Strangers & Romance, Jupiter Theatre, at the Athenaeum Theatre. In its inaugural production, Jupiter Theatre has captured the essence of two Barbara Lhota one-acts, entertaining explorations of raw neediness that also offer sparkling comedy.
Strangers is the story of a traumatized couple who attempt to recapture their romance by meeting as “strangers” at a train station. Matthew Hahn and Nicole Soltis confidently convey when their characters are genuinely communicating and when they’re acting. As directed by Kristy Kambanis, they simultaneously highlight the comedy of the couple’s elaborate game and give their blame and guilt a genuine seriousness. Some important dialogue gets lost in overlapping speeches or muffled during delivery from the floor, but overall the performances are honest and vital.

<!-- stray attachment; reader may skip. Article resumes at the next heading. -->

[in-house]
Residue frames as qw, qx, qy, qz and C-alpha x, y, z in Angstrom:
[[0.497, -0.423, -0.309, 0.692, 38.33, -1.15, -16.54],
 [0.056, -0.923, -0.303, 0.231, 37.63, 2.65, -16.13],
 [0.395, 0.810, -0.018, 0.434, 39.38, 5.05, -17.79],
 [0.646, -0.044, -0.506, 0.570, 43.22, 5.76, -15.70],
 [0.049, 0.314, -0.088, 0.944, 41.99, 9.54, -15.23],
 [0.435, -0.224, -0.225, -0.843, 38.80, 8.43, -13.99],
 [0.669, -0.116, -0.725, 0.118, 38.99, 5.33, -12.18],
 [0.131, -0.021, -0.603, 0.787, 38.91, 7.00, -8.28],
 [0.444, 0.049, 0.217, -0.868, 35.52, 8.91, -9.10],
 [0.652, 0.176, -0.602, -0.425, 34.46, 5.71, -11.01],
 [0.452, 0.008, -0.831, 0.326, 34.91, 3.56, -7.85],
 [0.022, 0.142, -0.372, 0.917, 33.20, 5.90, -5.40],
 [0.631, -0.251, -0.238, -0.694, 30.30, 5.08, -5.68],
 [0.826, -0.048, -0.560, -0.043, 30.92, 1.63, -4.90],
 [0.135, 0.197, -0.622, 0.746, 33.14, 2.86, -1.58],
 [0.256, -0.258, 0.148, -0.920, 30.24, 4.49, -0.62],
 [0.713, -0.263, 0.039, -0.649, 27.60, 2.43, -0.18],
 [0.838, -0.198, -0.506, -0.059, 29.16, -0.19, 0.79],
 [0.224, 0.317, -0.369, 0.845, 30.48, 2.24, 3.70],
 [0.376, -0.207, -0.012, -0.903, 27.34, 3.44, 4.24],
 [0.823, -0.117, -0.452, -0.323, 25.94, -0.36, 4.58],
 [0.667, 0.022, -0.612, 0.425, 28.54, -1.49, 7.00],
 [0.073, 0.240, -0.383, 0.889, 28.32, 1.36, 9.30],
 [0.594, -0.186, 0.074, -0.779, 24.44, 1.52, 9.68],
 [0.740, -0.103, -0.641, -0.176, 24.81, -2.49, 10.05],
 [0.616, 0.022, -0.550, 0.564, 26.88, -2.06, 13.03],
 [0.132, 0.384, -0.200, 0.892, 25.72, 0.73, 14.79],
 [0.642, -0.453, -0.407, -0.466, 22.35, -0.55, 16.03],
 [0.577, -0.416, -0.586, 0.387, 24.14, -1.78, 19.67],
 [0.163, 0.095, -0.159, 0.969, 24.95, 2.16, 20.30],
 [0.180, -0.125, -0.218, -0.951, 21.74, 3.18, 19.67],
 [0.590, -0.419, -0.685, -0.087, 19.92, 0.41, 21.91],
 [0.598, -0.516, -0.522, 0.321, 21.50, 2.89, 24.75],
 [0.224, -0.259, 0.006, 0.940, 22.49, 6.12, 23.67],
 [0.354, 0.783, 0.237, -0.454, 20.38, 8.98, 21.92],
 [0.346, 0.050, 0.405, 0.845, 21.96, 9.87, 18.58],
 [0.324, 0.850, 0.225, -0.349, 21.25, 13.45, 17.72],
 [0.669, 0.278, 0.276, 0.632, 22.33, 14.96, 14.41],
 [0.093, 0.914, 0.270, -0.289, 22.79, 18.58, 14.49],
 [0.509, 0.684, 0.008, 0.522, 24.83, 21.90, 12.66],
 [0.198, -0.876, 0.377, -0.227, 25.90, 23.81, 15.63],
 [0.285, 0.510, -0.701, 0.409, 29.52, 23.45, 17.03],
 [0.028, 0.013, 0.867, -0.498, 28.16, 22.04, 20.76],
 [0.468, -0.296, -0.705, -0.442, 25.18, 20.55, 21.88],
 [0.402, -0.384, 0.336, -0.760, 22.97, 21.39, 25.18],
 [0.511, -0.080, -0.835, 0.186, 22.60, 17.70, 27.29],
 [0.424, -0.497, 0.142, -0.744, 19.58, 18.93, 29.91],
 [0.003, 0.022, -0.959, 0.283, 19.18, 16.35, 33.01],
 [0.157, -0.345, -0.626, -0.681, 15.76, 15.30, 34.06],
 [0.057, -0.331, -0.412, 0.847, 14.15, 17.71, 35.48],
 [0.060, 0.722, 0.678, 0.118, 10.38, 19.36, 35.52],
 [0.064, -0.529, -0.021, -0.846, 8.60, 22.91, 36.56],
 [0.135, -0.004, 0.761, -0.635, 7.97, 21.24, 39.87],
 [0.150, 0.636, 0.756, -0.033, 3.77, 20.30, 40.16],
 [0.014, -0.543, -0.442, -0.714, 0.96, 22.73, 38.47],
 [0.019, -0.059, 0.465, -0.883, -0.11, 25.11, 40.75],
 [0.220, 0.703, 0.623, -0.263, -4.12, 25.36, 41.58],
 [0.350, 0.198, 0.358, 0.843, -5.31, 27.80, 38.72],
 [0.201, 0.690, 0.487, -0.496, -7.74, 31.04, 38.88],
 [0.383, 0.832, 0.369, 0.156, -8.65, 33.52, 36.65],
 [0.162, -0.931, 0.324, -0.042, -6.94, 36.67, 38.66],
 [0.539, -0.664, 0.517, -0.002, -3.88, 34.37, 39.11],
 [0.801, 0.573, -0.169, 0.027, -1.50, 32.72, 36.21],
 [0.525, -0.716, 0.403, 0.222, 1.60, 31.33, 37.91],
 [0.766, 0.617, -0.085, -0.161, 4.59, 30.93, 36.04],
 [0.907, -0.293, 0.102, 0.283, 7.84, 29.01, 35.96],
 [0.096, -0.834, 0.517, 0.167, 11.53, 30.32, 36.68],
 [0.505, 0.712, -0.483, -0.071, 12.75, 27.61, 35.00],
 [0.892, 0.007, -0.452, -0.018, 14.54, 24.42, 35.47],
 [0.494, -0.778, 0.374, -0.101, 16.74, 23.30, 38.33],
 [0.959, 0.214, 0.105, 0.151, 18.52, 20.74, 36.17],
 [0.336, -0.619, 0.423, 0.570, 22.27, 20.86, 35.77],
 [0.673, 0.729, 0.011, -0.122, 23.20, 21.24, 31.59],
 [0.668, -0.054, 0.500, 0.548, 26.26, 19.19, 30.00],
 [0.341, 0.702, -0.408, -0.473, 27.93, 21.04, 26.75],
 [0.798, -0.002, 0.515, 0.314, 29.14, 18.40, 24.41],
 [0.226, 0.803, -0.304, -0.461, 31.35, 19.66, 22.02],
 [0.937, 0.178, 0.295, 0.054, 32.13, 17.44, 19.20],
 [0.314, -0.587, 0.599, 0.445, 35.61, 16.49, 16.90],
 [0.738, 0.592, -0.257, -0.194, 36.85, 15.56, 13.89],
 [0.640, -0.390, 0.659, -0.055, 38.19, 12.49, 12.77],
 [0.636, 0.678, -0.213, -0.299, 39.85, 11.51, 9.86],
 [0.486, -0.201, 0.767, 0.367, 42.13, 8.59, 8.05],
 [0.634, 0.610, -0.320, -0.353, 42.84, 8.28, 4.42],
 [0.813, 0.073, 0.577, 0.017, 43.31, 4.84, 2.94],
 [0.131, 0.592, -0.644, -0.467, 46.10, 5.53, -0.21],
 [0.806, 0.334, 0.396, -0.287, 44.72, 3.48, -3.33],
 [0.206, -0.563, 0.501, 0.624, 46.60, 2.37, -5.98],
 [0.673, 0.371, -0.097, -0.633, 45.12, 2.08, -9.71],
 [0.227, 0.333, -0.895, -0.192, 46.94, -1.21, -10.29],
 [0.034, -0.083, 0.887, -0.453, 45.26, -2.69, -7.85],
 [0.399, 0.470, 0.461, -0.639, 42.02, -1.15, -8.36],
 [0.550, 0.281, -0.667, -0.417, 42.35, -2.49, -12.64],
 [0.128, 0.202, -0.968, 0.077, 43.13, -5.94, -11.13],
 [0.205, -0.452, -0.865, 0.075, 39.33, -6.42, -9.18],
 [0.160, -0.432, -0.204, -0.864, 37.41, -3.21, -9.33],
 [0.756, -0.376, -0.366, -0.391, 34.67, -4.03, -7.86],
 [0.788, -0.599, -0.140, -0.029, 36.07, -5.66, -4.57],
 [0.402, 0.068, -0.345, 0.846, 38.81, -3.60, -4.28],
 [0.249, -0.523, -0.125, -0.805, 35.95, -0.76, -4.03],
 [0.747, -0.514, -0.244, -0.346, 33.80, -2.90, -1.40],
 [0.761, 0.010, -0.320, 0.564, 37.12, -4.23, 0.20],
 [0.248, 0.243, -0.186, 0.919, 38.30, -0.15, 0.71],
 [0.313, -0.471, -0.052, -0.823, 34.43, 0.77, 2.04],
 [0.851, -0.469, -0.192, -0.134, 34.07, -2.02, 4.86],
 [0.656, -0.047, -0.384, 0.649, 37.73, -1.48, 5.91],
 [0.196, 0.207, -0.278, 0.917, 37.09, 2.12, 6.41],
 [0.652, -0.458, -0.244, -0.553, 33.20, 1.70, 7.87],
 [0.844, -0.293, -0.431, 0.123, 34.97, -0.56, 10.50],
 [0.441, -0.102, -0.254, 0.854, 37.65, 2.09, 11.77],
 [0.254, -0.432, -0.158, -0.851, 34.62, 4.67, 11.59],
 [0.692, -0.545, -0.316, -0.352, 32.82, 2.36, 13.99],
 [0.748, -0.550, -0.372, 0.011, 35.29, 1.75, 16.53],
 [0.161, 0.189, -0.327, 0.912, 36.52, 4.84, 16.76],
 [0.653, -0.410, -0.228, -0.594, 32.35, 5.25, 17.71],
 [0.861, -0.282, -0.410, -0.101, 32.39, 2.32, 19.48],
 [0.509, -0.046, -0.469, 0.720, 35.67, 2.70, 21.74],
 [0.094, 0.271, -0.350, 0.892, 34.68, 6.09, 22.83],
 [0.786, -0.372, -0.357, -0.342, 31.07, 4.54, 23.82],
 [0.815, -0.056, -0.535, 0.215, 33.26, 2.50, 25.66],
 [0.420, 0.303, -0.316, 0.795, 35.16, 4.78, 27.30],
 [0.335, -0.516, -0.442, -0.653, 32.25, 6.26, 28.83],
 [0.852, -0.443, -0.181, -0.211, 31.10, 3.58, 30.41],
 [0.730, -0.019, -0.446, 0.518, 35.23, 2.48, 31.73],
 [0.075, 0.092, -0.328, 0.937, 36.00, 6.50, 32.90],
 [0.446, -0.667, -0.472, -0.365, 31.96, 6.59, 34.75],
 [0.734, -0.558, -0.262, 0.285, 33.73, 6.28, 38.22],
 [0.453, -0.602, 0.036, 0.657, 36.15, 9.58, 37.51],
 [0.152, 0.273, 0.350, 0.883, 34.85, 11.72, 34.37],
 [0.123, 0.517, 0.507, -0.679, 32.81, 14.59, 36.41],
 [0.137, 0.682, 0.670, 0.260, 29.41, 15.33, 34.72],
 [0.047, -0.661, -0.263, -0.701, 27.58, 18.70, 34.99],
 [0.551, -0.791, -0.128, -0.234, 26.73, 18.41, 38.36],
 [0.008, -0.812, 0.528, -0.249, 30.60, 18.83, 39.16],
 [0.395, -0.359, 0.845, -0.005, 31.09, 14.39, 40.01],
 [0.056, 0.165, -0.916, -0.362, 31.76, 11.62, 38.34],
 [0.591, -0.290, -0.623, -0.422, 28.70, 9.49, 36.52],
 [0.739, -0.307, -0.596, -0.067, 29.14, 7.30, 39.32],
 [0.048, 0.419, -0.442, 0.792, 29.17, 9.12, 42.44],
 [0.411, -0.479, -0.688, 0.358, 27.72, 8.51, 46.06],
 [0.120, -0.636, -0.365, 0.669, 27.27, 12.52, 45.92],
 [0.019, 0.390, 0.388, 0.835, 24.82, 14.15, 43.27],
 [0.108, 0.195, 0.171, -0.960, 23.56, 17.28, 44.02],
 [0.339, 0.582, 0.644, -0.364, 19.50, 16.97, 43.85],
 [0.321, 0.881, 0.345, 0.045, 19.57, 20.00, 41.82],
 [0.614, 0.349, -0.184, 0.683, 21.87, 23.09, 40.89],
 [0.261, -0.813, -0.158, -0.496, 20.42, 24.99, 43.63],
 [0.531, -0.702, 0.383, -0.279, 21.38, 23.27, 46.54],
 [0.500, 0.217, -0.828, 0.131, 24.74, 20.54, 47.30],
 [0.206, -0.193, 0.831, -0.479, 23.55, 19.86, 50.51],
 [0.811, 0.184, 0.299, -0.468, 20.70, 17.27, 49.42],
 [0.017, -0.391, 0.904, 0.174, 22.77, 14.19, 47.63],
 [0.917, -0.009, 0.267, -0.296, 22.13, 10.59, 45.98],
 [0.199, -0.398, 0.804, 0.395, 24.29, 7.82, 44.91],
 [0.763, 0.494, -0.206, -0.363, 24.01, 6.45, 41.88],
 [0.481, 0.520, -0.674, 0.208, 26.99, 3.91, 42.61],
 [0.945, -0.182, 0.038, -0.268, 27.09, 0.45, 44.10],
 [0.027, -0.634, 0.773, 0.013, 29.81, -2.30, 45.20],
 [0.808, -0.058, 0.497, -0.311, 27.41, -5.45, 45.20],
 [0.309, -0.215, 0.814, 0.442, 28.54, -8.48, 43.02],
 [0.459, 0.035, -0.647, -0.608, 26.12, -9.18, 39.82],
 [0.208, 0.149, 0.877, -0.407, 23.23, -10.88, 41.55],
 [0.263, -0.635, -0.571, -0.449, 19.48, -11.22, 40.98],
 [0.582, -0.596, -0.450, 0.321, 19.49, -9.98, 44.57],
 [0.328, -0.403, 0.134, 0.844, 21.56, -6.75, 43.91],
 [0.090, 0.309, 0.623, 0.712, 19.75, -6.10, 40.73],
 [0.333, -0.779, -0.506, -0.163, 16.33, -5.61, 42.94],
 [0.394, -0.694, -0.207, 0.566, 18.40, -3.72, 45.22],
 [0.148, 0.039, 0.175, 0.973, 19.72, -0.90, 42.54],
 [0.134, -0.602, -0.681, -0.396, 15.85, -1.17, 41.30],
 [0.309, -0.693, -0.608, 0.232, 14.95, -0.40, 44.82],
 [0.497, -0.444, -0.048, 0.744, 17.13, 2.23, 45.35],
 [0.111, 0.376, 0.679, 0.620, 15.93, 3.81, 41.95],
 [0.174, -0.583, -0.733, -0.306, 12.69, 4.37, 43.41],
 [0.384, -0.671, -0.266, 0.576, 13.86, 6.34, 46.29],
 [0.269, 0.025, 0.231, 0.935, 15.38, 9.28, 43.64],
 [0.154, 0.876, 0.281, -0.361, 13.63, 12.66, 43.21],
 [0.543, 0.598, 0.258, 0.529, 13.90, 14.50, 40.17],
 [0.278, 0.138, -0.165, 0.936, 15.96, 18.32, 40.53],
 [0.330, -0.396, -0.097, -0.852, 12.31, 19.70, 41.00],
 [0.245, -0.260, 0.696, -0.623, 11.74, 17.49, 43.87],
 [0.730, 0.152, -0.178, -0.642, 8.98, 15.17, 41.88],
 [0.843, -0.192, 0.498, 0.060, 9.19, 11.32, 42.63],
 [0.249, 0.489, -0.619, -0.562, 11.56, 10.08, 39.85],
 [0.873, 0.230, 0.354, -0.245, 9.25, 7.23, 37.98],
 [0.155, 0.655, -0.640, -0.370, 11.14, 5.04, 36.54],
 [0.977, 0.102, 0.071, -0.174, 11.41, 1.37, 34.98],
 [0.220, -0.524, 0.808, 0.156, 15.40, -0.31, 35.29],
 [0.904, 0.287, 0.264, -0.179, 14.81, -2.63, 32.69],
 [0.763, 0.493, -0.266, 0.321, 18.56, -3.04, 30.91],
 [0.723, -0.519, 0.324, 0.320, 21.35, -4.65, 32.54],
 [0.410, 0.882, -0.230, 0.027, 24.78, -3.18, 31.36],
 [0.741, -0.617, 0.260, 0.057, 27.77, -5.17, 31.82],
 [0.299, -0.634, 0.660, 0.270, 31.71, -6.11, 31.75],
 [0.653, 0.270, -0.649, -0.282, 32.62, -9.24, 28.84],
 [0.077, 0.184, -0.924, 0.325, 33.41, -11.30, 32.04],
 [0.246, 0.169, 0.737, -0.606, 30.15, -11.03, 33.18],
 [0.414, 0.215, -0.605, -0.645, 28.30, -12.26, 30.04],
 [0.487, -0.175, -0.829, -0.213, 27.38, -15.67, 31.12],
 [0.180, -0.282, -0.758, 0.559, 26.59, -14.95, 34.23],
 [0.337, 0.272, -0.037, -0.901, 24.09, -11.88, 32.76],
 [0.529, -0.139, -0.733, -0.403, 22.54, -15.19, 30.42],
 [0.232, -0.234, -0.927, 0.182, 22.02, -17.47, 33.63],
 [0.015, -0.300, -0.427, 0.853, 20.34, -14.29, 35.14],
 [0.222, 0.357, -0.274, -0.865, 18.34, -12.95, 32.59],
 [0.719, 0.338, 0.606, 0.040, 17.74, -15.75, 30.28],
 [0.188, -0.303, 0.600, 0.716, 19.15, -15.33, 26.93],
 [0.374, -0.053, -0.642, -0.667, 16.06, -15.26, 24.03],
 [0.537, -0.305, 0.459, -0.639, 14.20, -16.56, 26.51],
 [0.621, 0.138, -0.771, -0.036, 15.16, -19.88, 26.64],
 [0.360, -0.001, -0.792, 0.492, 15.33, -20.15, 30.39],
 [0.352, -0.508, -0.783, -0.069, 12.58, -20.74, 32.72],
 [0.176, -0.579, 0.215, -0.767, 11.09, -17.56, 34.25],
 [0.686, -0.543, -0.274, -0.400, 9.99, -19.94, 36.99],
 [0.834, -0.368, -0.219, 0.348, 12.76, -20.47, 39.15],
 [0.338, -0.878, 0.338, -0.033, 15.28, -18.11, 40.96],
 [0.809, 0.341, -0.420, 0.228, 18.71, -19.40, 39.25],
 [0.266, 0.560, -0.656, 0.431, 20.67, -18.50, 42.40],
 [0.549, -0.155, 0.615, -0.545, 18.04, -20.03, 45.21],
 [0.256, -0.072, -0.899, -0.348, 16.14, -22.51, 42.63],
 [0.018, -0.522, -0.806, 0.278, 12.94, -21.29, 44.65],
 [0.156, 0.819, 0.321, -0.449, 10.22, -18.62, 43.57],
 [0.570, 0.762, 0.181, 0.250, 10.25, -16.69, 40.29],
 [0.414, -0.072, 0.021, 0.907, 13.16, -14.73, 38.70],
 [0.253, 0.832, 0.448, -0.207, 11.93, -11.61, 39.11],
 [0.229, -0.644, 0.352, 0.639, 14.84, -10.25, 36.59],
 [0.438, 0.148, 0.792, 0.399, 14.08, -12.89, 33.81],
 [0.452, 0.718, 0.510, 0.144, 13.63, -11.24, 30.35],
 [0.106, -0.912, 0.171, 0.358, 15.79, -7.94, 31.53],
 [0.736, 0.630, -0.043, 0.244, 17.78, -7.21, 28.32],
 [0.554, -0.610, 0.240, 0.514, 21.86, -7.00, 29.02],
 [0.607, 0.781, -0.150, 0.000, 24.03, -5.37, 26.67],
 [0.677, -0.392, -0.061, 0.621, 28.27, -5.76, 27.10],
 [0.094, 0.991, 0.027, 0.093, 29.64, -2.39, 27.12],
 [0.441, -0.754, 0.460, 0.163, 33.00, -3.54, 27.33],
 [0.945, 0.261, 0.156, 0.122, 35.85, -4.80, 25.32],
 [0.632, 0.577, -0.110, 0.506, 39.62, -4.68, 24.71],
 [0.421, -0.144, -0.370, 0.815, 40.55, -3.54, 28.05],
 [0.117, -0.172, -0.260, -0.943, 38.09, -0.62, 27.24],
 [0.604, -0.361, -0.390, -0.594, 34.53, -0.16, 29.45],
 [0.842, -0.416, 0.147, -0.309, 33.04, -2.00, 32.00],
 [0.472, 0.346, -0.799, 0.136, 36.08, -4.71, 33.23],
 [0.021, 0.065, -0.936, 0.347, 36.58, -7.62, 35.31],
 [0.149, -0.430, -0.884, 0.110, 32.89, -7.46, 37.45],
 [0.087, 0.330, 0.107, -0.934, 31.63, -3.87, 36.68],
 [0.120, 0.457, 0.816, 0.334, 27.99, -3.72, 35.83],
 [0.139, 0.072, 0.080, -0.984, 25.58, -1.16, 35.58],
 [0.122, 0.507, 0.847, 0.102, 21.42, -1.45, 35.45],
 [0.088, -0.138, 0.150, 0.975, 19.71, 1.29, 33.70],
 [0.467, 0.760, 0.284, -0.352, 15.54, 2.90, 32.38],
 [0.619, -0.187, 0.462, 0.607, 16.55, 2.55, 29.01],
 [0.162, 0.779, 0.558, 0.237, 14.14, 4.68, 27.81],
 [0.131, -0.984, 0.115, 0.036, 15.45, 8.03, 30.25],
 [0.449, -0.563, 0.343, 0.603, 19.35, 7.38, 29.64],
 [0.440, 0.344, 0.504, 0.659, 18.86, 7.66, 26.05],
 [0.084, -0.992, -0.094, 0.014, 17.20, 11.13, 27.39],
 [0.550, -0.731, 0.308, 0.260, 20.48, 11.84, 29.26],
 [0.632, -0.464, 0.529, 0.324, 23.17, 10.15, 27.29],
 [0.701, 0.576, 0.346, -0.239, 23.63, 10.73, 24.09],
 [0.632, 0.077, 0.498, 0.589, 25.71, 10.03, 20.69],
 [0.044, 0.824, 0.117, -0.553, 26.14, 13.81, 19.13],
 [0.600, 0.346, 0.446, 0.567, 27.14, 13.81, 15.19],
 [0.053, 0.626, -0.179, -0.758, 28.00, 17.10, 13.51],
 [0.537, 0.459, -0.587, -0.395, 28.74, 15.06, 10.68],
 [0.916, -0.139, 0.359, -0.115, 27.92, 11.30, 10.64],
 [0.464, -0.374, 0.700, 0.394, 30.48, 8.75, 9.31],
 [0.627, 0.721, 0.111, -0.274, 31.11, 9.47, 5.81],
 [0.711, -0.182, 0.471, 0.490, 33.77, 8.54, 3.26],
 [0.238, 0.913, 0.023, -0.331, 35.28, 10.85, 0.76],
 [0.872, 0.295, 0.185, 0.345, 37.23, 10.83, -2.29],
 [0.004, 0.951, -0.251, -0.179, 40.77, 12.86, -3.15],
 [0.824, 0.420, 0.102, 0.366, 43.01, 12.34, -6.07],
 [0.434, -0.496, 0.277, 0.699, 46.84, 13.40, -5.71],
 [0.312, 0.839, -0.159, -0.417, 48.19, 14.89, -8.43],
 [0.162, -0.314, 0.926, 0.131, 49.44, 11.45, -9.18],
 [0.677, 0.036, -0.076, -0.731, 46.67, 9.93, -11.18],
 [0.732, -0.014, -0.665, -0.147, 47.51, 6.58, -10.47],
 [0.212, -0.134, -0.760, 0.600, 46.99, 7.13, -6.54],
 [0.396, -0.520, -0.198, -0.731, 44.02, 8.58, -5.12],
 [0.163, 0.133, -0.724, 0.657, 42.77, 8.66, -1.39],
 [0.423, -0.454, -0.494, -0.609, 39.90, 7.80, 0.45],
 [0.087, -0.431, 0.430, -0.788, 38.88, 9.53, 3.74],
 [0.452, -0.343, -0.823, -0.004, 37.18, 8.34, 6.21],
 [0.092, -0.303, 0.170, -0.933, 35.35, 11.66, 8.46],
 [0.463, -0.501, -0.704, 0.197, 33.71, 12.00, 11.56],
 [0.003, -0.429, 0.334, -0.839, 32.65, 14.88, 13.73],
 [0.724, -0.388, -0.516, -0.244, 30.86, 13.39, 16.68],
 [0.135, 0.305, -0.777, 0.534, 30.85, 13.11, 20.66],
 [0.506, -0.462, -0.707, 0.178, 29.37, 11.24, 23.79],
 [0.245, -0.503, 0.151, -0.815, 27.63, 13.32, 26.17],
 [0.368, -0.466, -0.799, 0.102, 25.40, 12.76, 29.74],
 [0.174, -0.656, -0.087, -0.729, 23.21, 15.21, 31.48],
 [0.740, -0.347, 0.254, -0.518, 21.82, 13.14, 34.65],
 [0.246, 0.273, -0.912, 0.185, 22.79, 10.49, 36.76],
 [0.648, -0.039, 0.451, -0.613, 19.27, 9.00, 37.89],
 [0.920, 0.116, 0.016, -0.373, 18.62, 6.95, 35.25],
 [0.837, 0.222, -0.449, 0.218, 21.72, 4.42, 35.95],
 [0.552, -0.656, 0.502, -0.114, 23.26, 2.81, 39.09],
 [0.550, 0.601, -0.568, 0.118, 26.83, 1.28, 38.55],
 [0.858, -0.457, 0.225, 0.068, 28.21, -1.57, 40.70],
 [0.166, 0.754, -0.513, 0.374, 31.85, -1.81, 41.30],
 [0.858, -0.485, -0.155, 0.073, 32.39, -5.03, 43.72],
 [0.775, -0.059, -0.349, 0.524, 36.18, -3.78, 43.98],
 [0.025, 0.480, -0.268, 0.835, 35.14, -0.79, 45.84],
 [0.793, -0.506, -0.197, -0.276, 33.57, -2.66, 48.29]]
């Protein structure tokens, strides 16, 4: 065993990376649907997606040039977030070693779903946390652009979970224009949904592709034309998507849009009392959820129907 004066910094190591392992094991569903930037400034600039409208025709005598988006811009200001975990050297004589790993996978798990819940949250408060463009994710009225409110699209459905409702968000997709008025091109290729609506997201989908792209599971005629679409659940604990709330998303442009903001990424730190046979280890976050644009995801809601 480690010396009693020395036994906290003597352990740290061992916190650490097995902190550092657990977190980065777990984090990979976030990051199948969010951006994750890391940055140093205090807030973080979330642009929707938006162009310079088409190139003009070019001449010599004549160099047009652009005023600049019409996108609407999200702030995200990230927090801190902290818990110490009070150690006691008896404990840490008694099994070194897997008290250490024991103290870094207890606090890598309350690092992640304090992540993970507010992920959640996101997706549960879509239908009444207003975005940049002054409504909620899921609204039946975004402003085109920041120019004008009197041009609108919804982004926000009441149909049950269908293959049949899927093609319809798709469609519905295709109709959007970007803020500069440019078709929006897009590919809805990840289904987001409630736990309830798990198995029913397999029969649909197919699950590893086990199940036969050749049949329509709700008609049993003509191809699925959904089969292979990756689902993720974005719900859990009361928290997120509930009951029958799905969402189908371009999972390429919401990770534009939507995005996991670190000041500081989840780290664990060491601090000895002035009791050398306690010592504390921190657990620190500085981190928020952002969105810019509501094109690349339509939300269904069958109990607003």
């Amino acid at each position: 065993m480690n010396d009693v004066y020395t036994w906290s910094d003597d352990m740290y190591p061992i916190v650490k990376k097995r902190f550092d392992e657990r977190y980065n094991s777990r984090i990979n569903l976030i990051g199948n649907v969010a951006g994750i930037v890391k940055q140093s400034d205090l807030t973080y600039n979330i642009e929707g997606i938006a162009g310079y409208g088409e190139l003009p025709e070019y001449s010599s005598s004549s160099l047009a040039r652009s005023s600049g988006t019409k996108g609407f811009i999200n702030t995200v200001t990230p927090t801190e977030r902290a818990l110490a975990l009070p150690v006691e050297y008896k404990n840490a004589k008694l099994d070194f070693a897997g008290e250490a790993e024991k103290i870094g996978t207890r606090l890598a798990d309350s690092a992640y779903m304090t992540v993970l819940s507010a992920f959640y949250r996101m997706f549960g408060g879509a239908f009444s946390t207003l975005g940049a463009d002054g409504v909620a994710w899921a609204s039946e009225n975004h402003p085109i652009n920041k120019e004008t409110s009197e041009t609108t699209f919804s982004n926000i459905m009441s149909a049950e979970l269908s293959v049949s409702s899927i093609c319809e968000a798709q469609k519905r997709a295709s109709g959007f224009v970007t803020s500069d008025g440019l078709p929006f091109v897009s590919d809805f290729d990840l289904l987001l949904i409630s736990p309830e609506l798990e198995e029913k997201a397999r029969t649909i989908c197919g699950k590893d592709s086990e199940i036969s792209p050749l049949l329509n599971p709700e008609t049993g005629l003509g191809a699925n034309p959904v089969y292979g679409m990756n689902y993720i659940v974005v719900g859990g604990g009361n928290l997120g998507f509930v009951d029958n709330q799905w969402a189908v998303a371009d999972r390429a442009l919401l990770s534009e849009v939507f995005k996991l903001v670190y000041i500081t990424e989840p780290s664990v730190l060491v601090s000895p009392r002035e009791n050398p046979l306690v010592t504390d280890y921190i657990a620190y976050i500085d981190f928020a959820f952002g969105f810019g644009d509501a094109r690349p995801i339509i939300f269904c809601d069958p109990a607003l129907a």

In Romance a jilted groom and a woman who’s just left her inattentive husband meet, share their woes, and enjoy a genuine connection–a tribute to the possibility of kindness among strangers. Steve Ratcliff is wonderful as the wounded man left at the altar, capturing the comedy in Mick’s ranting without losing sight of his underlying pain or unwavering generosity. Kambanis makes an able effort, but Hahn’s staging hinders her performance: it’s difficult to recognize the character’s subtleties when she spends much of her time facing the back wall in an ill-placed pew.